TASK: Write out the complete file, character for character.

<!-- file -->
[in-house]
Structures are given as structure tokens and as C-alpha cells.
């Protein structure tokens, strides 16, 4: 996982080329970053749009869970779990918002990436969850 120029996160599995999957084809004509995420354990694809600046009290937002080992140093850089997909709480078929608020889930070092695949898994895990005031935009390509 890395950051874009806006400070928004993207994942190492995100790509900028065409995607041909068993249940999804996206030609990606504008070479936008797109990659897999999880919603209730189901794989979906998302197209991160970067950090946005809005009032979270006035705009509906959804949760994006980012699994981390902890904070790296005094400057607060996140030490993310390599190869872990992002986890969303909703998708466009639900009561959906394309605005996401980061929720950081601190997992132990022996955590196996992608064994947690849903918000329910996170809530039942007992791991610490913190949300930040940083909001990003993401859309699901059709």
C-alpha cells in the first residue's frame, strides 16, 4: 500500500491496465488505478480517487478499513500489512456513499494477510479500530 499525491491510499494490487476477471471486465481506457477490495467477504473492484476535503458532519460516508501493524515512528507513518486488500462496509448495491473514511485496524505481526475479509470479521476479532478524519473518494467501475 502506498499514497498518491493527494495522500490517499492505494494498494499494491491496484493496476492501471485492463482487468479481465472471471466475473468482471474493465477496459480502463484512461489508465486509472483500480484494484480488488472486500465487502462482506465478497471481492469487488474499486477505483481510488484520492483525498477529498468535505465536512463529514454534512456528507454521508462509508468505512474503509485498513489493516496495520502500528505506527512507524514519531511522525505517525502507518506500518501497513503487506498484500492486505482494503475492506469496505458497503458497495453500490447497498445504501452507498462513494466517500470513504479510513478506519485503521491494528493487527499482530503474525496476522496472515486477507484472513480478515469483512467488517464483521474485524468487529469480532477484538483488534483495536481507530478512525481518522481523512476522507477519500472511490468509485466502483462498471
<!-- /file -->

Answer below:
[in-house]
Structures are given as structure tokens and as C-alpha cells.
């Protein structure tokens, strides 16, 4: 996982080329970053749009869970779990918002990436969850 120029996160599995999957084809004509995420354990694809600046009290937002080992140093850089997909709480078929608020889930070092695949898994895990005031935009390509 890395950051874009806006400070928004993207994942190492995100790509900028065409995607041909068993249940999804996206030609990606504008070479936008797109990659897999999880919603209730189901794989979906998302197209991160970067950090946005809005009032979270006035705009509906959804949760994006980012699994981390902890904070790296005094400057607060996140030490993310390599190869872990992002986890969303909703998708466009639900009561959906394309605005996401980061929720950081601190997992132990022996955590196996992608064994947690849903918000329910996170809530039942007992791991610490913190949300930040940083909001990003993401859309699901059709």
C-alpha cells in the first residue's frame, strides 16, 4: 500500500491496465488505478480517487478499513500489512456513499494477510479500530 499525491491510499494490487476477471471486465481506457477490495467477504473492484476535503458532519460516508501493524515512528507513518486488500462496509448495491473514511485496524505481526475479509470479521476479532478524519473518494467501475 502506498499514497498518491493527494495522500490517499492505494494498494499494491491496484493496476492501471485492463482487468479481465472471471466475473468482471474493465477496459480502463484512461489508465486509472483500480484494484480488488472486500465487502462482506465478497471481492469487488474499486477505483481510488484520492483525498477529498468535505465536512463529514454534512456528507454521508462509508468505512474503509485498513489493516496495520502500528505506527512507524514519531511522525505517525502507518506500518501497513503487506498484500492486505482494503475492506469496505458497503458497495453500490447497498445504501452507498462513494466517500470513504479510513478506519485503521491494528493487527499482530503474525496476522496472515486477507484472513480478515469483512467488517464483521474485524468487529469480532477484538483488534483495536481507530478512525481518522481523512476522507477519500472511490468509485466502483462498471